Feb. 15 — Horizon Healthcare Services of New Jersey agreed to pay the state $1.1 million to settle a case involving the theft of two laptops that allegedly compromised the personal information of 690,000 policyholders.

Feb. 1 — The U.S. Department of Health and Human Services announced Children’s Medical Center of Dallas agreed to pay $3.2 million civil money penalty for impermissible disclosure of unsecured electronic protected health information and non-compliance over many years with federal security standards.

Jan. 20 — Ohio State Veterinary Medical Center in Dublin, Ohio, alerted 4,611 clients that their personal data is at risk due to a data breach caused by malware infection.

Jan. 18 — CoPilot Provider Support Services, a healthcare provider in Hyde Park, New York, announced personal information of some 220,000 people is at risk after one of its databases was accessed by an unauthorized third party.

Jan. 17 — Sentara, a healthcare provider servicing Virginia and North Carolina, said personal information of 5,454 patients is at risk due to data breach at a third-party vendor.

Jan. 17 — Children’s Hospital of Los Angeles warned 3,600 patients their personal data is at risk due to theft of an unencrypted laptop in October.

Jan. 13 — Protenus reported fewer patient records were stolen in healthcare data breaches in 2016 (27.3 million) than 2015 (113 million), but there were more data breaches in 2016 (450) compared to 2015 (253).

Jan. 13 — The Delaware Department of Insurance announced the personal information of 19,000 members of Highmark Blue Cross Blue Shield of Delaware is at risk following a data breach at two of the healthcare provider’s subcontractors.

Jan. 13 — Three Pennsylvania Superior Court judges uphold lower court ruling that healthcare provider UPMC, which suffered a data breach in which personal information of 62,000 employees was stolen, is not under any obligation to keep its employees data safe.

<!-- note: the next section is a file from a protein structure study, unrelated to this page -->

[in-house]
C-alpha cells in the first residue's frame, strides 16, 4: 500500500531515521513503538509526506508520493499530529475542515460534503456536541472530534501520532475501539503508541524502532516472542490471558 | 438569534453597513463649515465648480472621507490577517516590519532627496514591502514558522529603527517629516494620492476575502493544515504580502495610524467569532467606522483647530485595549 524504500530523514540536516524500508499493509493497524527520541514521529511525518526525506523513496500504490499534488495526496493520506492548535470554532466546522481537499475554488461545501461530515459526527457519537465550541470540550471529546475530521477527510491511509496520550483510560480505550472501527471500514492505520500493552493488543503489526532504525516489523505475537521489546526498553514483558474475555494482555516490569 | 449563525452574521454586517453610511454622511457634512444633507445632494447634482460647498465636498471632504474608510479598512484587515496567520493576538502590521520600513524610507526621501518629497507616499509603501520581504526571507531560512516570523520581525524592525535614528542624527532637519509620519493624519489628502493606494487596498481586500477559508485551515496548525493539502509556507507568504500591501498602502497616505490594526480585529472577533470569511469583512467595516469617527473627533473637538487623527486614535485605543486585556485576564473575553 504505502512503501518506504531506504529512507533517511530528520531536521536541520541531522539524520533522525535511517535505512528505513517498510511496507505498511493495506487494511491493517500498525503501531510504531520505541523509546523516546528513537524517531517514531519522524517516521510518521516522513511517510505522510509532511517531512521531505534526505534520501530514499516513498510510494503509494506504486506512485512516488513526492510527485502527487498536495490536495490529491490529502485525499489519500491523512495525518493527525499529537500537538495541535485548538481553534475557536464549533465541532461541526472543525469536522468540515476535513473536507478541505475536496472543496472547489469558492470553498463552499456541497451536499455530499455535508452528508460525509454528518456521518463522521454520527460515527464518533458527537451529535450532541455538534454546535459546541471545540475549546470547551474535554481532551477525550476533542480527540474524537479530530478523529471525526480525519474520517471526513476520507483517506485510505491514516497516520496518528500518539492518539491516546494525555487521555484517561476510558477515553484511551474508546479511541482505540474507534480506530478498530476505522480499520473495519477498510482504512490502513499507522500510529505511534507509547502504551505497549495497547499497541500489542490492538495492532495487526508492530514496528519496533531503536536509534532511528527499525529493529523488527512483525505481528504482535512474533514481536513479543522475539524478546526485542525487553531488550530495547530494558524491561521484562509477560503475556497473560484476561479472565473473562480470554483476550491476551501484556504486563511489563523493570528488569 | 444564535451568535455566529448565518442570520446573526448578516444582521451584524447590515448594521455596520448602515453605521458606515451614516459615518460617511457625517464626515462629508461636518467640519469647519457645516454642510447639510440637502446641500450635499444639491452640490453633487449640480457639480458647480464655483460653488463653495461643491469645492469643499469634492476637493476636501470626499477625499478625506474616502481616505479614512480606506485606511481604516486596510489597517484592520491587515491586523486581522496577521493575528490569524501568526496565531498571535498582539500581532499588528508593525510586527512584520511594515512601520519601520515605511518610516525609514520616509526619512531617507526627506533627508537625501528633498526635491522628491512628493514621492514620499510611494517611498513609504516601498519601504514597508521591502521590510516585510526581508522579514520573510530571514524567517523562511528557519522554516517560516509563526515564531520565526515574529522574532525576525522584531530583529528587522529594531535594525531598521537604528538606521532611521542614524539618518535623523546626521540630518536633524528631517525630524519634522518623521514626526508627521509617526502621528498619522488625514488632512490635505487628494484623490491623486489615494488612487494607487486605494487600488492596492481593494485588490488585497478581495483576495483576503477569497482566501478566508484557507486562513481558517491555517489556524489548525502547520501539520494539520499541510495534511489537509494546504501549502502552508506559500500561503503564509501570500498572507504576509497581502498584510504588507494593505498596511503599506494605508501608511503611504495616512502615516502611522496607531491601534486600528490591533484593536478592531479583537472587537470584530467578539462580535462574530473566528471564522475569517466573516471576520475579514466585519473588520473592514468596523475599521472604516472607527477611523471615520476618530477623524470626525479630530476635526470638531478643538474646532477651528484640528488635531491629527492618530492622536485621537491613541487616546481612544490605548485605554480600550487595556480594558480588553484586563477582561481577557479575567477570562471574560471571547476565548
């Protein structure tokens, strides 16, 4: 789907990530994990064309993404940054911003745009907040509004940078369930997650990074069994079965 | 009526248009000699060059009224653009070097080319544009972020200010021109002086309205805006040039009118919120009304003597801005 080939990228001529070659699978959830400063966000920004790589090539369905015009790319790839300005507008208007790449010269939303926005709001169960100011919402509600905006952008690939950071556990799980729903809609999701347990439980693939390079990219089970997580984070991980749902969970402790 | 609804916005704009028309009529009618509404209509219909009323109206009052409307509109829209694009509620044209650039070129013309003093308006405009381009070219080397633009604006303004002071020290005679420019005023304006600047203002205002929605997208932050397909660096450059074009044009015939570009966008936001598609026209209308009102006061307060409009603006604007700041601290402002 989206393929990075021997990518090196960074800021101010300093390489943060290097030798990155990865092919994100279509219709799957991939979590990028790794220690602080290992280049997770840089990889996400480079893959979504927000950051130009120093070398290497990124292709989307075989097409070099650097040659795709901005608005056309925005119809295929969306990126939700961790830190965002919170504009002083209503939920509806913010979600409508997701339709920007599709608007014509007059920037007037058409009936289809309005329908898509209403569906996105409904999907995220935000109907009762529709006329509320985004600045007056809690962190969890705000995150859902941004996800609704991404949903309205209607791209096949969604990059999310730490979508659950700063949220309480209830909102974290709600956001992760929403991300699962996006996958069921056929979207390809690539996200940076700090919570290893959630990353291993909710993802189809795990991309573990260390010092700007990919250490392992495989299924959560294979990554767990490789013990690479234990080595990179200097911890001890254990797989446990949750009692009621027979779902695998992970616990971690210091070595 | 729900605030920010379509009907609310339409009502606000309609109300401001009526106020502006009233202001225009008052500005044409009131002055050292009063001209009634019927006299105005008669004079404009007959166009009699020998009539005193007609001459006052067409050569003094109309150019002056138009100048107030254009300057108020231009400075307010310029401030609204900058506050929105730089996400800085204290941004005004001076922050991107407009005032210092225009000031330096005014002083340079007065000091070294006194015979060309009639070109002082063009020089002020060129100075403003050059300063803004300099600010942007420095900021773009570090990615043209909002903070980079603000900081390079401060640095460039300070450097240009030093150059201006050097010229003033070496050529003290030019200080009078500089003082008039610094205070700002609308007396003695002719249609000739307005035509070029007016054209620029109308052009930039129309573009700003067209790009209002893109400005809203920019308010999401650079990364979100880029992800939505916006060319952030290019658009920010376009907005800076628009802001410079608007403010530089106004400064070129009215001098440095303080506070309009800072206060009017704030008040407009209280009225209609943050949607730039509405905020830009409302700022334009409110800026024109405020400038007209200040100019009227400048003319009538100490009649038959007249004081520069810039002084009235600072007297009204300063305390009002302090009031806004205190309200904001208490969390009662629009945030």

Jan. 9 — Presence Health in Illinois agreed to pay $475,000 to settle a case with the U.S. Department of Health and Human Services over the untimely reporting of a breach of protected health information.

Jan. 6 — California Department of Insurance found a data breach that compromised 78.8 million consumer records at health insurer Anthem was performed on behalf of a foreign government.

Unfortunately, this list barely scratches the surface. But it does help explain the uptick in healthcare cybersecurity spending. For anyone still not convinced, they should read the 2017 Healthcare Cybersecurity Report.

To see more detail on the datelines above, along with hyperlinks to the sources, go to the Breach Diary (updated quarterly).

Visit SteveOnCyber.com to read all of my blogs and articles covering cybersecurity.

Follow me on Twitter @CybersecuritySF, or connect with me on LinkedIn. Send story tips, feedback and suggestions to me here.

Copyright © 2018 IDG Communications, Inc.